We identify sources with extremely hard X-ray spectra (i.e., with photon indices of G ≲ 0.6) in the 13 deg2 NuSTAR serendipitous survey, to search for the most highly obscured active galactic nuclei (AGNs) detected at >10 keV. Eight extreme NuSTAR sources are identified, and we use the NuSTAR data in combination with lower-energy X-ray observations (from Chandra, Swift XRT, and XMM-Newton) to characterize the broadband (0.5-24 keV) X-ray spectra. We find that all of the extreme sources are highly obscured AGNs, including three robust Compton-thick (CT; NH > 1.5 1024 cm-2) AGNs at low redshift (z < 0.1) and a likely CT AGN at higher redshift (z = 0.16). Most of the extreme sources would not have been identified as highly obscured based on the low-energy (<10 keV) X-ray coverage alone. The multiwavelength properties (e.g., optical spectra and X-ray-mid-IR luminosity ratios) provide further support for the eight sources being significantly obscured. Correcting for absorption, the intrinsic rest-frame 10-40 keV luminosities of the extreme sources cover a broad range, from 5 ×1042 to 1045 erg s-1. The estimated number counts of CT AGNs in the NuSTAR serendipitous survey are in broad agreement with model expectations based on previous X-ray surveys, except for the lowest redshifts (z < 0.07), where we measure a high CT fraction of fCT obs = 30 % -12 +16 . For the small sample of CT AGNs, we find a high fraction of galaxy major mergers (50% ± 33%) compared to control samples of "normal" AGNs.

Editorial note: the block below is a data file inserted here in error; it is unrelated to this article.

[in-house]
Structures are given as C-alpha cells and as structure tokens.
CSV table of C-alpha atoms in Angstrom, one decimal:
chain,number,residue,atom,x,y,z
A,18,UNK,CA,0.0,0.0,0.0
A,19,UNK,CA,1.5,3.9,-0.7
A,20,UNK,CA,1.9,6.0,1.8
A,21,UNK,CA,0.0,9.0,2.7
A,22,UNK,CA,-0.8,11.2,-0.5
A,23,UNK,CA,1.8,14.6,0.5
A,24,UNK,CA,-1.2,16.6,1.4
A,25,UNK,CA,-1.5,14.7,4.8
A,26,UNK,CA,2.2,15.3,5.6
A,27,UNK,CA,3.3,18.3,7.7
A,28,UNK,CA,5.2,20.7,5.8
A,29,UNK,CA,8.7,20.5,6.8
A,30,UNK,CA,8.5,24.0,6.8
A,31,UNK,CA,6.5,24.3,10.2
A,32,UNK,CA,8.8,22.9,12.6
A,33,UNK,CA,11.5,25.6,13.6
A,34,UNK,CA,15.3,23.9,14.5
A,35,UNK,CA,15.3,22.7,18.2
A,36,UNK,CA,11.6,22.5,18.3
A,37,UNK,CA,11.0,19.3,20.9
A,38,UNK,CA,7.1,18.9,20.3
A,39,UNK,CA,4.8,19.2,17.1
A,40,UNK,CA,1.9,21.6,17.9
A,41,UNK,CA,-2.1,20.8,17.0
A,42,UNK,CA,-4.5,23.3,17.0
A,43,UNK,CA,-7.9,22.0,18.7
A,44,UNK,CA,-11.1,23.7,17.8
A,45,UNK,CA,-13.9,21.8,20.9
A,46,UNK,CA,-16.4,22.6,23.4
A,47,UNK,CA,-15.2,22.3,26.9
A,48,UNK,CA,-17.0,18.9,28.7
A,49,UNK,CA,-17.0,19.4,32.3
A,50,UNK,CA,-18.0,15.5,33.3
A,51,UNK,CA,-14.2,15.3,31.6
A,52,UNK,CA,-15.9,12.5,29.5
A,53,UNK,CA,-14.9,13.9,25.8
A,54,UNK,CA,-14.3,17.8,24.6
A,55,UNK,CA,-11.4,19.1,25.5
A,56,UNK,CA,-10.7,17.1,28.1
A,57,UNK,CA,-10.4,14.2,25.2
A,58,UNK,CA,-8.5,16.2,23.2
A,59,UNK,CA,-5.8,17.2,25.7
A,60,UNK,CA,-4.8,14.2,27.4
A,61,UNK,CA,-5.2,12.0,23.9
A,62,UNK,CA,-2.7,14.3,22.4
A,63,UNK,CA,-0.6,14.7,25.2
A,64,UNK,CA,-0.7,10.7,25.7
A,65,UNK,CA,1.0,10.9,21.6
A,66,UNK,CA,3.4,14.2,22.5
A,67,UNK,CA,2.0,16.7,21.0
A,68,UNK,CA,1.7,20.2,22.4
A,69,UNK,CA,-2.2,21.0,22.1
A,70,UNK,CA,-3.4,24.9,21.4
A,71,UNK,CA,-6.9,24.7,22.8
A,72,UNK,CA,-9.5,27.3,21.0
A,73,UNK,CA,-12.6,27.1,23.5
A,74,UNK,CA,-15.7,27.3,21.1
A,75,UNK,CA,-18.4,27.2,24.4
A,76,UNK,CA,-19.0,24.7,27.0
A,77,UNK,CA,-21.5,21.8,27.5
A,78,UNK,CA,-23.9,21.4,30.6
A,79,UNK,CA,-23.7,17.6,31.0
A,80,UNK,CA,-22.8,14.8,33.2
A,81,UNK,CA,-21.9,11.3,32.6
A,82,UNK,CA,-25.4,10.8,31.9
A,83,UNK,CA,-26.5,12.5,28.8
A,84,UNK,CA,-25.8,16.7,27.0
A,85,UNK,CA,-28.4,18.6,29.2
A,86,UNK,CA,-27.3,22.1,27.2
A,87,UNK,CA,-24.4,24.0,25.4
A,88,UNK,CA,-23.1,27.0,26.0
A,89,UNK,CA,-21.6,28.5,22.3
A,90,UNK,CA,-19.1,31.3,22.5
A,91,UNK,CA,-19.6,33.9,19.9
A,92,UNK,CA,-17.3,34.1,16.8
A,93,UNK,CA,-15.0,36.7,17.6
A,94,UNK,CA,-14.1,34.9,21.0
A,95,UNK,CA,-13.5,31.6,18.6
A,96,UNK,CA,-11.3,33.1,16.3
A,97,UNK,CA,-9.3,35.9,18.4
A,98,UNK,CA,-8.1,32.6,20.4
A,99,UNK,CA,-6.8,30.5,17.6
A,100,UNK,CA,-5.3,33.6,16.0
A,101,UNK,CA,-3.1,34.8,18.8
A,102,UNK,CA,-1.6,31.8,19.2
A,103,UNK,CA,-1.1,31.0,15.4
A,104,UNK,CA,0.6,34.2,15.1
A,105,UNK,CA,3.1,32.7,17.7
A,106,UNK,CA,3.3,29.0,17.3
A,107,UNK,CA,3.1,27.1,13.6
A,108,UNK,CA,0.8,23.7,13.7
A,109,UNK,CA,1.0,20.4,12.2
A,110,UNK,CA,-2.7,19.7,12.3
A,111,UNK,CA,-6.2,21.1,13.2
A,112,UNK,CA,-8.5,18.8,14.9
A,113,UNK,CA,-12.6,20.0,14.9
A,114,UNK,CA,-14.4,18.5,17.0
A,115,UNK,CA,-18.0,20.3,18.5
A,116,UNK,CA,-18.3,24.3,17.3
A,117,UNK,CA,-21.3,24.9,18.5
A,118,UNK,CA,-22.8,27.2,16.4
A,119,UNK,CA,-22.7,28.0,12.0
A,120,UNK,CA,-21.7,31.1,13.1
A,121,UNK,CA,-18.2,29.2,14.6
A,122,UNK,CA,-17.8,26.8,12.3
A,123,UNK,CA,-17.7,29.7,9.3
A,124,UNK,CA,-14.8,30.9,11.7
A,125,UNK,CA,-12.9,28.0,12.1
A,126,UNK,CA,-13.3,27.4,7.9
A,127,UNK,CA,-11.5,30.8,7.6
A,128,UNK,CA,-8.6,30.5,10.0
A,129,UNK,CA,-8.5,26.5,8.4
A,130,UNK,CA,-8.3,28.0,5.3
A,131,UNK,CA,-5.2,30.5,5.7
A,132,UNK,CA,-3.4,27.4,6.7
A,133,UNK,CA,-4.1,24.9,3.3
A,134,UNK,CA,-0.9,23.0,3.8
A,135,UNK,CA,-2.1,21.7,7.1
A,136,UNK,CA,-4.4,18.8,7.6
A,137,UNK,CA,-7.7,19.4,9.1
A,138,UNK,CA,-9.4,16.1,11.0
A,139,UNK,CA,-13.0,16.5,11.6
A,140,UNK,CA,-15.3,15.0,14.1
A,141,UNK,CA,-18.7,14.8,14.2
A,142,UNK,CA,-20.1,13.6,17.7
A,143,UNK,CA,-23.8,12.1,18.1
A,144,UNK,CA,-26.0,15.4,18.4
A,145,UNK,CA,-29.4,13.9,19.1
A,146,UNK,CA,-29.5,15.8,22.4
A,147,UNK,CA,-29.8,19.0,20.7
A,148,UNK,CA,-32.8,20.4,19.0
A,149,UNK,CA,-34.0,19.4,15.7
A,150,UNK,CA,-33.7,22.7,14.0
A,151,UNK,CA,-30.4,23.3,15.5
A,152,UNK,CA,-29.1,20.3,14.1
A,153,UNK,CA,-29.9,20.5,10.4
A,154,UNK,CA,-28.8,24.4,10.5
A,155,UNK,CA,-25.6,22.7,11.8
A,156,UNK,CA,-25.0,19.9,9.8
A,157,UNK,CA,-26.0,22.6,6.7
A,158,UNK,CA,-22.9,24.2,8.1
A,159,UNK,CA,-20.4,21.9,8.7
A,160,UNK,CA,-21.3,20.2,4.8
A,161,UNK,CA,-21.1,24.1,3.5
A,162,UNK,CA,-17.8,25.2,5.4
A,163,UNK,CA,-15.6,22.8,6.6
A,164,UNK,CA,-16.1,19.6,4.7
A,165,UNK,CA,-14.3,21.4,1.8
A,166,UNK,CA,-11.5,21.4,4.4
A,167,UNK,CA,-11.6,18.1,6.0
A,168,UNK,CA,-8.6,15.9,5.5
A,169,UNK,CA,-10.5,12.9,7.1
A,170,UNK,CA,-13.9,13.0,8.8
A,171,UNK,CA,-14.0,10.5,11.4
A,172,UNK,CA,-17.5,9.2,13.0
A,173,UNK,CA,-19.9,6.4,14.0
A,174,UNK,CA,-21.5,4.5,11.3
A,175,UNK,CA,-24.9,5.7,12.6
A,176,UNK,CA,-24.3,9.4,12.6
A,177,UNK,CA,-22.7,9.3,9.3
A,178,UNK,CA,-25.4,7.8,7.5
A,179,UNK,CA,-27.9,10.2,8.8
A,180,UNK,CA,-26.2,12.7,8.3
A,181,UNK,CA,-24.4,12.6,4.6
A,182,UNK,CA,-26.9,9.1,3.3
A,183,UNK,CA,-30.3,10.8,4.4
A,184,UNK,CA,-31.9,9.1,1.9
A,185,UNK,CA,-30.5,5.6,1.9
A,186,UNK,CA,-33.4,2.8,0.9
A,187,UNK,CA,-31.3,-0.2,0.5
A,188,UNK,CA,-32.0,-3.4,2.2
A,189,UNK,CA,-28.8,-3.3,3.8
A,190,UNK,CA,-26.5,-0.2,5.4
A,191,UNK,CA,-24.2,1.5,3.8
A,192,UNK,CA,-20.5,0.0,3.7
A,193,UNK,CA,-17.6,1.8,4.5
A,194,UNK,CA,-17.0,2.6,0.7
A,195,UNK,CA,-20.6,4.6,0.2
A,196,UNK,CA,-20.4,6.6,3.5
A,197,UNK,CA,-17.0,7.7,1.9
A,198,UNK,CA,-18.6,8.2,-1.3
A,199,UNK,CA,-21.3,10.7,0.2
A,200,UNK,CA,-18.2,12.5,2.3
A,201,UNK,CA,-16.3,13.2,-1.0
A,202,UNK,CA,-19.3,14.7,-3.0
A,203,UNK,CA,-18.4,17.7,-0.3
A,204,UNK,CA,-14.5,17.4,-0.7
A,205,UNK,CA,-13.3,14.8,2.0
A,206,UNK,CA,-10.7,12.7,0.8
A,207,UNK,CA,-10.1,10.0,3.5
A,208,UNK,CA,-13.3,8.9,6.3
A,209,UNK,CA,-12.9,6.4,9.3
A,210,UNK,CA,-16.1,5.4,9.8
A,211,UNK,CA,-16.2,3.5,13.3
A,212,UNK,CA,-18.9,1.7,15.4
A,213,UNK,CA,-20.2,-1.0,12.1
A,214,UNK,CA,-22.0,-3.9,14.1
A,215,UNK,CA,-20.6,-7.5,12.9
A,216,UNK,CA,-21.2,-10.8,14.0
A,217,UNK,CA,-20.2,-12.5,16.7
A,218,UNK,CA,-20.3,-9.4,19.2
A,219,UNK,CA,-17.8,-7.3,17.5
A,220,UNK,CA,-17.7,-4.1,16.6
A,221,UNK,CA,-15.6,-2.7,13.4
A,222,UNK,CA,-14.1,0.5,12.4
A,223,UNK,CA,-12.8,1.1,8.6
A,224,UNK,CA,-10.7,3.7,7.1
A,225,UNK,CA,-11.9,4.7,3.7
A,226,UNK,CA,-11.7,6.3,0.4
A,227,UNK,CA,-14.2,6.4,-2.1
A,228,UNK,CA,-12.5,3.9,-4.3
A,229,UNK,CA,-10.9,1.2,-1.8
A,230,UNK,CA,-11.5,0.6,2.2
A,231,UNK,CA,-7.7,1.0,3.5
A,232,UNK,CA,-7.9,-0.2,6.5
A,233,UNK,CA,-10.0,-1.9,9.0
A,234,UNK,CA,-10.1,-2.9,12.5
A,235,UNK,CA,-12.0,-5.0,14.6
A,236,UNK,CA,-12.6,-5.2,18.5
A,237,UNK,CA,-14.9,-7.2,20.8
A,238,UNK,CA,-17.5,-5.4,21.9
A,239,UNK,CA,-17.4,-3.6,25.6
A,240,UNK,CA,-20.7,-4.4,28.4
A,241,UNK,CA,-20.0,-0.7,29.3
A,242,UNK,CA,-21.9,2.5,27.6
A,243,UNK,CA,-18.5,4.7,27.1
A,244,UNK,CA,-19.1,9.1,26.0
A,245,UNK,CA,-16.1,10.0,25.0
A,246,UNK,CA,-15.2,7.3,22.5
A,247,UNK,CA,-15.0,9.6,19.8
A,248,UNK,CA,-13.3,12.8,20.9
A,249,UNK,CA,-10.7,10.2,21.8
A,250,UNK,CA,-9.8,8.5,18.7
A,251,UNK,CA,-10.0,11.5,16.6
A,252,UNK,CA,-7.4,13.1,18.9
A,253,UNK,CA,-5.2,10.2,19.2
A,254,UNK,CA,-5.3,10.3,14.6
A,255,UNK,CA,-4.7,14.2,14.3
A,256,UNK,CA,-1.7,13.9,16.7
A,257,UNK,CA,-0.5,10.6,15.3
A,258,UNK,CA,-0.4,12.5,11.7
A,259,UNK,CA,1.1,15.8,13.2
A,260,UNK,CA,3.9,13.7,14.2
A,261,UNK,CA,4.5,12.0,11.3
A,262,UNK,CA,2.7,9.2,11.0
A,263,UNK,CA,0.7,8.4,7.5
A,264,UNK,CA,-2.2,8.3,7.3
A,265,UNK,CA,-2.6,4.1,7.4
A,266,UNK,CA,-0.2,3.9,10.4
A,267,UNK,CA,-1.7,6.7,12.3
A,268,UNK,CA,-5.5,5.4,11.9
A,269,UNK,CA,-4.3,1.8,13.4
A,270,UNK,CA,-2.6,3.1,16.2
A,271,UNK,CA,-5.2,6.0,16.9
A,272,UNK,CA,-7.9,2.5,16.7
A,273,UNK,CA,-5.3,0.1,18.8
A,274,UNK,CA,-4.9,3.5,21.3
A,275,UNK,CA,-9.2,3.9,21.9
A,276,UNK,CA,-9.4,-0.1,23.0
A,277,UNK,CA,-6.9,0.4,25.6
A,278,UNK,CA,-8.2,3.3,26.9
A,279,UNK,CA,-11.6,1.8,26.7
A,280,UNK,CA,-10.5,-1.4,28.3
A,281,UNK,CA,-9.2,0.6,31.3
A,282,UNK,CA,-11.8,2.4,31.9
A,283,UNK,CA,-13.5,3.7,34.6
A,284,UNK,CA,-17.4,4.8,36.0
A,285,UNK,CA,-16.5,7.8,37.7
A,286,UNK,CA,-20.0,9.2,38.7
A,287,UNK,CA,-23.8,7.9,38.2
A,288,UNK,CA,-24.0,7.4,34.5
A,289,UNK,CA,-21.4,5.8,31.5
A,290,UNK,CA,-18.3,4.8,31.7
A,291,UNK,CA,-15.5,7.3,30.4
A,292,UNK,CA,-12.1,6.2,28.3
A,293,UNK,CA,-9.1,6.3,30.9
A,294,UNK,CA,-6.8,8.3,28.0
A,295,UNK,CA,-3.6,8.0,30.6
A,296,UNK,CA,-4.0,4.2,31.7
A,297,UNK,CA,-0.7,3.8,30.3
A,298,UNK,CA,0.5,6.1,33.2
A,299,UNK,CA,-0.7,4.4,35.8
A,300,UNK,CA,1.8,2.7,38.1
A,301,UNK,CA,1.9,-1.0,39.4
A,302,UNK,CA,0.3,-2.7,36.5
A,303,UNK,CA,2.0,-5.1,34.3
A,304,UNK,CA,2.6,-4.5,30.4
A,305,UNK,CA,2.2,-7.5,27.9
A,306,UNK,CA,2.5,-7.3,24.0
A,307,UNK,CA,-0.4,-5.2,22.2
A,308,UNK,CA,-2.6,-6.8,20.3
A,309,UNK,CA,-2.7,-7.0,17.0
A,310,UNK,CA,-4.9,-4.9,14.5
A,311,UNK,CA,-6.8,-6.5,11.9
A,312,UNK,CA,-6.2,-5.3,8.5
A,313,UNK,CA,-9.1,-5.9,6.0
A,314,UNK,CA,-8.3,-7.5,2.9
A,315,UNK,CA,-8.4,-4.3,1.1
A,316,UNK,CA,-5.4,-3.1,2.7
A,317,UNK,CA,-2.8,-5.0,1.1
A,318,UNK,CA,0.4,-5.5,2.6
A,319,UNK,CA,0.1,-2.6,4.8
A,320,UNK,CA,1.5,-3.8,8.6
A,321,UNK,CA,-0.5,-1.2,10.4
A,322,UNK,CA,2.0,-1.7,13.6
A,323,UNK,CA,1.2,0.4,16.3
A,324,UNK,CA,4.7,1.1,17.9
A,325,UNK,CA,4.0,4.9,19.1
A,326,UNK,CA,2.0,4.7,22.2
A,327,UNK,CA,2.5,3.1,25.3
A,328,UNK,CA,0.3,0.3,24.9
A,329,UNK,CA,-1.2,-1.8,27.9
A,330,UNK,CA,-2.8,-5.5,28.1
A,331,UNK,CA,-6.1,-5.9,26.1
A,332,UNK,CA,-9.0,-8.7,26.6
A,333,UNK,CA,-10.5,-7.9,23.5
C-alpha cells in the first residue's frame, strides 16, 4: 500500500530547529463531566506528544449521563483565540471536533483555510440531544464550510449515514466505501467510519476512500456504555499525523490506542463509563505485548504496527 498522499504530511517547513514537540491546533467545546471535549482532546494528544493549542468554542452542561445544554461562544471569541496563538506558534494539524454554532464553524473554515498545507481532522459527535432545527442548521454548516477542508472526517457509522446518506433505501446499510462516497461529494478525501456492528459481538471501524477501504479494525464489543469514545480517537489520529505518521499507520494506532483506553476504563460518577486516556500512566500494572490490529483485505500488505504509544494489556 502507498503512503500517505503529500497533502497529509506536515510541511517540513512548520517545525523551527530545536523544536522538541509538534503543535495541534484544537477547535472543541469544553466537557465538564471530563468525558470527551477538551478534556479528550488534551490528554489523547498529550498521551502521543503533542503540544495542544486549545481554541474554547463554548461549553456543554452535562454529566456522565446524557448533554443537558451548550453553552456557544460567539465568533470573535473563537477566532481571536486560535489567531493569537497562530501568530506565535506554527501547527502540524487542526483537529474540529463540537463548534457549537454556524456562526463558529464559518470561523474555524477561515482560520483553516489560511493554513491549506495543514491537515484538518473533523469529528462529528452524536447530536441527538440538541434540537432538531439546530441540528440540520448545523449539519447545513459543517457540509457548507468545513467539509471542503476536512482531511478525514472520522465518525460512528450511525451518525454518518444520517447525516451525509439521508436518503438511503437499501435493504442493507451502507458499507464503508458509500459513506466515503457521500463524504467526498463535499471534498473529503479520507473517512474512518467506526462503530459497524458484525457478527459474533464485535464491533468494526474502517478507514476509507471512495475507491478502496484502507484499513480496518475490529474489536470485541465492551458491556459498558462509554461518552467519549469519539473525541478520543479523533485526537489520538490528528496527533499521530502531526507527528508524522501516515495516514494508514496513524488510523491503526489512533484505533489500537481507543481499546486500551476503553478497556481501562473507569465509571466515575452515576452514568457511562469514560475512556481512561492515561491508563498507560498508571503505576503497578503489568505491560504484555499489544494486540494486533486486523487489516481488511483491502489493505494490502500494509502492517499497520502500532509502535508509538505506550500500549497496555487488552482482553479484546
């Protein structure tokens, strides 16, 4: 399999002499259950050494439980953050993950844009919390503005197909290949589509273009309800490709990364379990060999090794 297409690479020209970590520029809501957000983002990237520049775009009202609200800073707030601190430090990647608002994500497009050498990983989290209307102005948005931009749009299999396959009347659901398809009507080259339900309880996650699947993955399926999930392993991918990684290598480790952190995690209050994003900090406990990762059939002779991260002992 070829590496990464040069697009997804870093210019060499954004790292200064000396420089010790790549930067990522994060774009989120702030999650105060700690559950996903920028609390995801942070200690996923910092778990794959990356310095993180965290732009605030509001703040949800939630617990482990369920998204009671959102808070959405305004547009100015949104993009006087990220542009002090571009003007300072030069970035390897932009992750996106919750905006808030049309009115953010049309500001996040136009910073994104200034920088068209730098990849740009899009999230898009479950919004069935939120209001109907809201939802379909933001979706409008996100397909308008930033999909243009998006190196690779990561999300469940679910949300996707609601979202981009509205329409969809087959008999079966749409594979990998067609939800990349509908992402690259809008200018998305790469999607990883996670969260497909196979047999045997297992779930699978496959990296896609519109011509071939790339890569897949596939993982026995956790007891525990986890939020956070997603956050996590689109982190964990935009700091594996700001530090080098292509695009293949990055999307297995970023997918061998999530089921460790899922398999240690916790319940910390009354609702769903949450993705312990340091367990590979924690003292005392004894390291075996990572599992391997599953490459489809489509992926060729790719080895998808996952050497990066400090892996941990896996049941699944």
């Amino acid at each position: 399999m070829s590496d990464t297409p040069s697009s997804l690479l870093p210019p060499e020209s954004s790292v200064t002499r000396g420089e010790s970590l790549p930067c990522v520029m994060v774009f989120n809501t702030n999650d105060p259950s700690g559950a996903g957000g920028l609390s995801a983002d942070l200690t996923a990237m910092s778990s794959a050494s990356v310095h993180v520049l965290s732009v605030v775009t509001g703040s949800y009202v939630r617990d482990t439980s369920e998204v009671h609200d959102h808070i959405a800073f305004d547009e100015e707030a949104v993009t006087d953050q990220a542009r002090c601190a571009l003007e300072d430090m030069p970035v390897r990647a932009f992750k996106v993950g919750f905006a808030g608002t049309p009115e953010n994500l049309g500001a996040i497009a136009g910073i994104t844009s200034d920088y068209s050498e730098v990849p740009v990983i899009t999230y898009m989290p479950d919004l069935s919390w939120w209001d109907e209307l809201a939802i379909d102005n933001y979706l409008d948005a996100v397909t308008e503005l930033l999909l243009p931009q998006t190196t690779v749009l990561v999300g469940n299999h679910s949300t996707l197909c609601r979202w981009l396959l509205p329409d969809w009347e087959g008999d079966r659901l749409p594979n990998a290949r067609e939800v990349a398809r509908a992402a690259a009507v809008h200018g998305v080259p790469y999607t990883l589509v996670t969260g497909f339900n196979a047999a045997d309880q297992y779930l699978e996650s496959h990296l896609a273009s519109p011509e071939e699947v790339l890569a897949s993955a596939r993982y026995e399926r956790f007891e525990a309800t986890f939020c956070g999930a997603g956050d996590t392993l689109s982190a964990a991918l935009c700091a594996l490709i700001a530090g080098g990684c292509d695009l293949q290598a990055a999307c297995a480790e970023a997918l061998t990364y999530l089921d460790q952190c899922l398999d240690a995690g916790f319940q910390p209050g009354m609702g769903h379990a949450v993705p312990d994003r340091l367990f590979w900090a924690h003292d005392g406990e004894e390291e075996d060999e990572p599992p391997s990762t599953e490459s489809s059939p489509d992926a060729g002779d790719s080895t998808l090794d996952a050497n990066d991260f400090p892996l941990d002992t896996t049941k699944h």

All Science Journal Classification (ASJC) codes
- Astronomy and Astrophysics
- Space and Planetary Science